A Lamentable Record

Confederate military prospects west of the Mississippi River were extremely bleak. Near the end of 1862, the Army of the Trans-Mississippi seemed poised to drive the Federals out of Arkansas and possibly reenter Missouri. But the Battle of Prairie Grove had demoralized the Confederates, and what was left of the army was now back at Little Rock.

Confederate Secretary of War James A. Seddon was disgusted by the “disorder, confusion, and demoralization everywhere prevalent both with the armies and people” in Arkansas. He therefore ordered a reorganization of the Trans-Mississippi Department. The new commander would be Lieutenant-General Edmund Kirby Smith, former commander in the East Tennessee District. Smith would be replacing Lieutenant-General Theophilus H. Holmes, who had “lost the confidence and attachment of all.” Smith’s department would consist of three districts:

  • The District of Arkansas under Holmes
  • The District of West Louisiana under Major-General Richard Taylor
  • The District of Texas under Major-General John B. Magruder

Seddon hoped that Smith could redeem the department’s “lamentable record of bad management and of failures.” The Arkansas delegation to the Confederate Congress had requested Smith’s services based on his supposedly effective performance during the Kentucky campaign last year.

President Jefferson Davis had initially appointed Smith to take charge “of the department to be composed of Louisiana and Texas,” but that was then extended to also include Holmes’s district in a subsequent order: “The command of Lieut. Gen. Kirby Smith is extended so as to embrace the Trans-Mississippi Department.”

Smith inherited about 46,000 total troops to defend against threats from almost every side:

  • Part of Major-General Ulysses S. Grant’s Army of the Tennessee was operating in Arkansas along the Mississippi
  • Major-General Nathaniel P. Banks’s Army of the Gulf was pushing up the Mississippi in Louisiana
  • Major-General John Schofield’s Army of the Frontier (under Major-General Samuel R. Curtis) was threatening Arkansas from Missouri
  • Federal bushwhackers were threatening from Kansas
  • Federal naval forces were threatening the Texas coast
Maj Gen Thomas C. Hindman | Image Credit: Wikipedia

Major-General Thomas C. Hindman, who had commanded the Trans-Mississippi army under Holmes, had become “perfectly odious” due to his “alleged acts of violence and tyranny” against both civilians and his own troops. Seddon estimated that under Hindman’s leadership, an army that had once had as many as 50,000 officers and men now had no more than 18,000 due to desertion, disease, and death.

The Confederate troops lacked adequate food, clothing, or shelter. In addition, secession had never been as popular in this part of the Confederacy as it had in the east, which made recruitment more difficult. Many men resented the draft, as well as the harsh penalties imposed for dodging it. And the economy was much worse west of the Mississippi, making the war even more unpopular among those suffering hardships.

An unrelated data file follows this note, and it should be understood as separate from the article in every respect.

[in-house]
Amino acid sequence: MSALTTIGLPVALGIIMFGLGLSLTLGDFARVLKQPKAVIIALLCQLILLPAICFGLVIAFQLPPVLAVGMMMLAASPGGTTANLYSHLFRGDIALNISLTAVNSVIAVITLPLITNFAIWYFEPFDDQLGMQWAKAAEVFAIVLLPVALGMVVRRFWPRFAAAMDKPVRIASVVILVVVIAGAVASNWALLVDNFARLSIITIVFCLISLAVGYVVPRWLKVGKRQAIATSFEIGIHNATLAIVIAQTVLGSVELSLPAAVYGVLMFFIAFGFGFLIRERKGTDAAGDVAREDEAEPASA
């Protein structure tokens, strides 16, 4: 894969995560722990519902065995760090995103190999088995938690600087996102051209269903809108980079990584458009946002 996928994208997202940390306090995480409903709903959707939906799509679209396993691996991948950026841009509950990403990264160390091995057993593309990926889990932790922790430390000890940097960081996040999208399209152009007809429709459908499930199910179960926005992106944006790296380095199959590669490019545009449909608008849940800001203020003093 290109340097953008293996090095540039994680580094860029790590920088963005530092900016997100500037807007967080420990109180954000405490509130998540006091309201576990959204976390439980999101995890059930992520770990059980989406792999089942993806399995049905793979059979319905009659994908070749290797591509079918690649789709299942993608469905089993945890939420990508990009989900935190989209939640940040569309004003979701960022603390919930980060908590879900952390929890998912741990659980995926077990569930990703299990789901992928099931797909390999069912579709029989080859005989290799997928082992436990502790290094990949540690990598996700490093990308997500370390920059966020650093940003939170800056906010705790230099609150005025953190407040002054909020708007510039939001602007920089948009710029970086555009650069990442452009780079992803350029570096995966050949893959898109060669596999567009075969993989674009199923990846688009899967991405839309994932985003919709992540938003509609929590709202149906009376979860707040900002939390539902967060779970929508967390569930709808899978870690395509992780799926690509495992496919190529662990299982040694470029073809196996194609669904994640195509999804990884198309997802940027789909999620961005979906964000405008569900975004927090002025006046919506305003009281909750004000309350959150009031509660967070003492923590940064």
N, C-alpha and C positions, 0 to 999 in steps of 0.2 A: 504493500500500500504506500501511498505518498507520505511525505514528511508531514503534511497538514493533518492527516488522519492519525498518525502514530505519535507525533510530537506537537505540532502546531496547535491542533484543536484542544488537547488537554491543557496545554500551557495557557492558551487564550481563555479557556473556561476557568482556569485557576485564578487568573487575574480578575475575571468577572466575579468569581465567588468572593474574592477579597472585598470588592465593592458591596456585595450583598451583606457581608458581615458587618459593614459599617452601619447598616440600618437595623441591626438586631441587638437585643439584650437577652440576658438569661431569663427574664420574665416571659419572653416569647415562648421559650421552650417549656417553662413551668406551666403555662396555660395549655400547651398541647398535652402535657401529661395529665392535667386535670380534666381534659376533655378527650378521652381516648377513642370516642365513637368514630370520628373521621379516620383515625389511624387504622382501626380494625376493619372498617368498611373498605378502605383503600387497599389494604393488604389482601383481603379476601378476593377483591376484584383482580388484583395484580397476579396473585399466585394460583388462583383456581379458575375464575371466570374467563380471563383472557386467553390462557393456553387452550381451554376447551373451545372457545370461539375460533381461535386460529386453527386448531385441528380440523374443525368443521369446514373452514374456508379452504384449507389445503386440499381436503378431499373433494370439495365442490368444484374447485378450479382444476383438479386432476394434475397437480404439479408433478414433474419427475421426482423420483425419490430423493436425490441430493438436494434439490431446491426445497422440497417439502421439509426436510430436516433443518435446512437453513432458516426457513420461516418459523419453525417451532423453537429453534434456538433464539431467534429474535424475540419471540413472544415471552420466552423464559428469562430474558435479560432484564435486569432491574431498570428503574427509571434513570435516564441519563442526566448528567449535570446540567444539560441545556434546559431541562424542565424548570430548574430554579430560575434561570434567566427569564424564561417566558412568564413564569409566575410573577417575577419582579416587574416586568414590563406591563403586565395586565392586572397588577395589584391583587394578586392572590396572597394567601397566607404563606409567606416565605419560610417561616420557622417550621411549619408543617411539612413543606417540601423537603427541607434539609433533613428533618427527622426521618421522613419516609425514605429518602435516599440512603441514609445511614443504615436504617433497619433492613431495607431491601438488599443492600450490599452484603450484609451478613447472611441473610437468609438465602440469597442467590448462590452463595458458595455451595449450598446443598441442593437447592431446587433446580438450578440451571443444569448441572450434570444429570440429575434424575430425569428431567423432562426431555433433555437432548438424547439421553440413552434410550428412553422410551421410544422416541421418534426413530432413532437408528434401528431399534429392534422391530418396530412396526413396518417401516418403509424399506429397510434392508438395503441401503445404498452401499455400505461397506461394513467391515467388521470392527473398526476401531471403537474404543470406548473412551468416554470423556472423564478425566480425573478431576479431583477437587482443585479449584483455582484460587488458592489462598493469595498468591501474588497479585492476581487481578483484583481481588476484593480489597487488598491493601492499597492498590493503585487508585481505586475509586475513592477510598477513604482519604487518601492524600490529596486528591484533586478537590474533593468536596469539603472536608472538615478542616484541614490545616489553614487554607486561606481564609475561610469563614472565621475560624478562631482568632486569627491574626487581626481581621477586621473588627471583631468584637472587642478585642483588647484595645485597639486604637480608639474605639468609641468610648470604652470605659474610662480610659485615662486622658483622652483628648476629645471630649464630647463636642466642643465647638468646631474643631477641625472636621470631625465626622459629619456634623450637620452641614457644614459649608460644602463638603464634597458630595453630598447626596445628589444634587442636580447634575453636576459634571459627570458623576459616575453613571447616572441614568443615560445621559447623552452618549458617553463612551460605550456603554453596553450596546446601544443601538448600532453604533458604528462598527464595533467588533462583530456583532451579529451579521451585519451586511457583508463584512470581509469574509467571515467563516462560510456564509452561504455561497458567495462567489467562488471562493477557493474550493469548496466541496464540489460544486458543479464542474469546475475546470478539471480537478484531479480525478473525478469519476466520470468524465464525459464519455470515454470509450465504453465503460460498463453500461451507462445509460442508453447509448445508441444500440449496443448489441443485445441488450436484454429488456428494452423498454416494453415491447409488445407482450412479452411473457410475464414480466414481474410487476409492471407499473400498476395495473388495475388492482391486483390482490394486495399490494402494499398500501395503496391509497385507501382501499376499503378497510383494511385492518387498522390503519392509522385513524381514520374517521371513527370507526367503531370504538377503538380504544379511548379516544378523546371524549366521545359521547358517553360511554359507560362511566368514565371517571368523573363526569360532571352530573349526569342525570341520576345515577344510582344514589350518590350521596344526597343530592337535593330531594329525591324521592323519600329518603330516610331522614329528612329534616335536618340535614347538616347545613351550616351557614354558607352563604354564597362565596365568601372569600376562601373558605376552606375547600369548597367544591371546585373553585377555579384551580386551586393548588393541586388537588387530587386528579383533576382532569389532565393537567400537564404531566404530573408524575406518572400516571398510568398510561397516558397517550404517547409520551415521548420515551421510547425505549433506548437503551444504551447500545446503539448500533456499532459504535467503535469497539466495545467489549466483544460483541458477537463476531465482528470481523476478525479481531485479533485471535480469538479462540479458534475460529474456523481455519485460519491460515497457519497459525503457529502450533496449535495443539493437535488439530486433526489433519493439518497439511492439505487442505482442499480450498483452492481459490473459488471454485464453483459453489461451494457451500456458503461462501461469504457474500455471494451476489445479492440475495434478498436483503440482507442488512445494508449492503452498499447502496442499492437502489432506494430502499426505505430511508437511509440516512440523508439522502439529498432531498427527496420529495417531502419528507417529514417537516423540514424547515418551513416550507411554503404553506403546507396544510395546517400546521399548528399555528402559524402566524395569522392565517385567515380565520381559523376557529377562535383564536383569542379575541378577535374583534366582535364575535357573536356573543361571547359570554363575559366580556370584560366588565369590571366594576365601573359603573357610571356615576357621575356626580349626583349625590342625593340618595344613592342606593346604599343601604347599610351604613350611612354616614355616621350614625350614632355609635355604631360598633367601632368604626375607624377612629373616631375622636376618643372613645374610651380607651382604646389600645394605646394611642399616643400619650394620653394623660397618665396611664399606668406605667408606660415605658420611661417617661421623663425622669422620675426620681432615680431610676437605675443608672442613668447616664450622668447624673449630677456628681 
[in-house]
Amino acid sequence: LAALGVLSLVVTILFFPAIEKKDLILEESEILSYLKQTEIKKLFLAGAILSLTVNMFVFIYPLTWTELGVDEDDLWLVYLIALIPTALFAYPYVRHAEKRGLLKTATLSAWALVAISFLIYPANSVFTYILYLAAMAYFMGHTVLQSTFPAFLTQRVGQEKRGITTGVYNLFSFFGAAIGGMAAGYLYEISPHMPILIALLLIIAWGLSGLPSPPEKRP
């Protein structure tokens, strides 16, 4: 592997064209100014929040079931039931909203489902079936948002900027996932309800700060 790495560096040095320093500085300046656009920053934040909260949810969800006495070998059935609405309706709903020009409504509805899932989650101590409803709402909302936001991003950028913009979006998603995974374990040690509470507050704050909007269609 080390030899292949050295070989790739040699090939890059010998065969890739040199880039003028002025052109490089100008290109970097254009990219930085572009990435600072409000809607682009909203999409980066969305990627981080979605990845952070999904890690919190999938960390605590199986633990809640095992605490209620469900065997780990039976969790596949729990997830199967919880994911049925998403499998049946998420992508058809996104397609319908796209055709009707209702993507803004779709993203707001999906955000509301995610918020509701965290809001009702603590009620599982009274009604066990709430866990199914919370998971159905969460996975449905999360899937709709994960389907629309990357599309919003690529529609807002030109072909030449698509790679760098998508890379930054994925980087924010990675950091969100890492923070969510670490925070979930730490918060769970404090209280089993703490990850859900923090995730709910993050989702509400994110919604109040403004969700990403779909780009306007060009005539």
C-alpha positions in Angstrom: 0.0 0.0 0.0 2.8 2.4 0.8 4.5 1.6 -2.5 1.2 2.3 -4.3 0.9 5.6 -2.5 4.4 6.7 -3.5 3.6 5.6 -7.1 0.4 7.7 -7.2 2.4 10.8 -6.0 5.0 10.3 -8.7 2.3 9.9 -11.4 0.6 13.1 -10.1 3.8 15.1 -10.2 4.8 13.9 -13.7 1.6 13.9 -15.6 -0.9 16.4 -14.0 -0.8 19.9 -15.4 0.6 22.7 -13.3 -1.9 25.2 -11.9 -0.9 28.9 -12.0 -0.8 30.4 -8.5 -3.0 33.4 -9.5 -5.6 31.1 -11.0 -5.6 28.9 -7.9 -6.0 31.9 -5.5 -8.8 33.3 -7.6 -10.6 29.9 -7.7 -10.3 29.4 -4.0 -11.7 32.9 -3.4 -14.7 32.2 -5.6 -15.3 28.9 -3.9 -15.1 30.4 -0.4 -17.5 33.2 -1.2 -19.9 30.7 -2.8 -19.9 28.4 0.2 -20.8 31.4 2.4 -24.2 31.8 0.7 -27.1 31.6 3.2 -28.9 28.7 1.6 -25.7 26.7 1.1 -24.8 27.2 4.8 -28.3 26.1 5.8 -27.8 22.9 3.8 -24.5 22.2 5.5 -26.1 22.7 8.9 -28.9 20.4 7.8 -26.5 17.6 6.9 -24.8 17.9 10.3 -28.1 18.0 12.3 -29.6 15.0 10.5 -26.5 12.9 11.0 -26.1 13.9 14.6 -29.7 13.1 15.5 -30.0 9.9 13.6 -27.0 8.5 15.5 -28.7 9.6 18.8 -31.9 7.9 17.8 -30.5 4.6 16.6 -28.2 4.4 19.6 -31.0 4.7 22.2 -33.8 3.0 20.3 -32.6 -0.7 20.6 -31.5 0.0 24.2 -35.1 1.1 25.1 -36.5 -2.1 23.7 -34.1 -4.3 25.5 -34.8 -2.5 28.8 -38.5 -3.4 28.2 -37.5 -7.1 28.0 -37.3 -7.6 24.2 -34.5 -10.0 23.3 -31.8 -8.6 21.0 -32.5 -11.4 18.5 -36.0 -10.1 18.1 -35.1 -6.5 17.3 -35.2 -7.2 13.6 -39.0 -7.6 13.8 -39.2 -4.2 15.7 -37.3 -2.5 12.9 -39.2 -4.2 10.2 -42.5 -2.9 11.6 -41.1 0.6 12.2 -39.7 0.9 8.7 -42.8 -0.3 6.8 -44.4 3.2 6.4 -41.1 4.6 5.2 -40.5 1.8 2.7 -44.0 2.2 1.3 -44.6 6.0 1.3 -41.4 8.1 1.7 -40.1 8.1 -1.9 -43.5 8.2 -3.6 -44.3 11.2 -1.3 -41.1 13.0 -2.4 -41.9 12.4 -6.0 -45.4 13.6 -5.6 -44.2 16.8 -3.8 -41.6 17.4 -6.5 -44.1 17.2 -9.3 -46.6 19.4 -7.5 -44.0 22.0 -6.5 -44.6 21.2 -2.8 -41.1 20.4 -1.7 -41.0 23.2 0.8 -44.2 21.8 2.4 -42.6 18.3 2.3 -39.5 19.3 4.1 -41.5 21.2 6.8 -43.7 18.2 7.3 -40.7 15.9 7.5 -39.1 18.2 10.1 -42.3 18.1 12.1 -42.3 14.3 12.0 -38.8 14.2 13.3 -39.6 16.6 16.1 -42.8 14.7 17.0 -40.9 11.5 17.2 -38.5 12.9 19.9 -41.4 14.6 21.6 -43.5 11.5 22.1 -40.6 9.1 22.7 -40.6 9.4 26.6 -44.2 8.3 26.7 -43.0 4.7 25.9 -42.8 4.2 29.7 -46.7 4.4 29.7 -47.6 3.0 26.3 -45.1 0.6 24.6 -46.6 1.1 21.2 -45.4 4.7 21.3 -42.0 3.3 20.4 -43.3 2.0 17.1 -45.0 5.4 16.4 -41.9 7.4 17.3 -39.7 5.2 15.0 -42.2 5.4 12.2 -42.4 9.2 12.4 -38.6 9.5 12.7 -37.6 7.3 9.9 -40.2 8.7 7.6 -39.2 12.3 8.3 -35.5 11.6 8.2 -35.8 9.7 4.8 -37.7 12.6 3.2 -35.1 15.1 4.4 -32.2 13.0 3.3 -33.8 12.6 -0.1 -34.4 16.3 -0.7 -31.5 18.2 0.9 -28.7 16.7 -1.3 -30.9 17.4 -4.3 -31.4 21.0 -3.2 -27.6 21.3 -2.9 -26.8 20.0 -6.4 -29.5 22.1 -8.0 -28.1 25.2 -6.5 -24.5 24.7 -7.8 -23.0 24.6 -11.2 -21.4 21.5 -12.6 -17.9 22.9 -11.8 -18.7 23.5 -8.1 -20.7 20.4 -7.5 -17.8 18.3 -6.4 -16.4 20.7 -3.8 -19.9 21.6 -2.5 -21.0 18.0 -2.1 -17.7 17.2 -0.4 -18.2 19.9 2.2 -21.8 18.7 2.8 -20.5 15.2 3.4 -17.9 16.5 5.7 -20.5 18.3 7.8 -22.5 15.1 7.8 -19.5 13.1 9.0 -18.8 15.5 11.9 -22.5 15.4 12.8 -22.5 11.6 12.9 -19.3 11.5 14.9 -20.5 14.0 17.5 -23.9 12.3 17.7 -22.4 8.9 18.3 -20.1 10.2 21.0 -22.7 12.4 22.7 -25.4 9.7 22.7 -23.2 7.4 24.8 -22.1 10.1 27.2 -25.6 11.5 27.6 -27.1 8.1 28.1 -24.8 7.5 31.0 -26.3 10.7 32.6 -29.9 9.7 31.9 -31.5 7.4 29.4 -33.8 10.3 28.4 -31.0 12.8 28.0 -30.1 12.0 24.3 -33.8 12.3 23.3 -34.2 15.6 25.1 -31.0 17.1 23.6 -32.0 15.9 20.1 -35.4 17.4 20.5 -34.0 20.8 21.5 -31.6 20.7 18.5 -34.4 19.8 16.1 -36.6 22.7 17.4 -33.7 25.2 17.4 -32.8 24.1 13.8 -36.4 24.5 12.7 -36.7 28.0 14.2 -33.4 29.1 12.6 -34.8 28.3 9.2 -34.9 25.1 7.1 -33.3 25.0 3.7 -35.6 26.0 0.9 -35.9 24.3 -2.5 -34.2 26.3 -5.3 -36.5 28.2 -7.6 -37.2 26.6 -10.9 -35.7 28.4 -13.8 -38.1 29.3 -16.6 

When Hindman retreated after the Battle of Prairie Grove, thousands of men deserted and joined other marauders in pillaging the countryside in Arkansas and the Indian Territory, robbing citizens of their property and slaves. This added to the general demoralization throughout the region. Brigadier-General William Steele, commanding Confederates in the Indian Territory, warned the commander at Fort Smith, Arkansas, “Be specially careful in permitting no persons with negroes or otherwise to pass your lines. Many negroes have, no doubt, been stolen, and it will doubtless be attempted to send them to Texas under false pretenses.”

Due to Federal naval activity on the Mississippi, it would take Smith over a month to reach his new headquarters at Alexandria, Louisiana. During that time, Hindman was transferred to Vicksburg, replaced by Brigadier-General William Cabell, who led the remnants of Hindman’s army into the Indian Territory to join with Steele. Holmes raised a new Army of the Trans-Mississippi that included a division to be led by Major-General Sterling Price, who had long asked to be transferred from Louisiana back west to try regaining his home state of Missouri. However, Price was forced to leave behind his Missouri troops, as they were needed to defend Vicksburg.

Confederate weakness in the Trans-Mississippi allowed the Federals to transfer many troops to the Vicksburg campaign. By the end of February, the Federal garrison at Helena had been severely depleted to the point that Brigadier-General Willis A. Gorman, commanding the District of East Arkansas, warned that it “invites attack.” But it would be several months before the Confederates would be able to regain enough strength to launch any kind of offensive in the Trans-Mississippi.


  • Castel, Albert, General Sterling Price and the Civil War in the West.
  • Cozzens, Peter, The Darkest Days of the War: The Battles of Iuka and Corinth. The University of North Carolina Press (Kindle Edition), 1997.
  • Cutrer, Thomas W., Theater of a Separate War: The Civil War West of the Mississippi River. The University of North Carolina Press, (Kindle Edition), 2017.
  • Kerby, Robert L., Kirby Smith’s Confederacy.
  • United States War Department, War of the Rebellion: A Compilation of the Official Records of the Union and Confederate Armies. Series 1 – Vol. 22, Part 2. Washington, D.C.: GPO, 1880-1902.
  • Prushankin, Jeffrey S., A Crisis in Confederate Command.
  • Warner, Ezra J. Generals in Gray: Lives of the Confederate Commanders. Baton Rouge: Louisiana State University Press, 1959.

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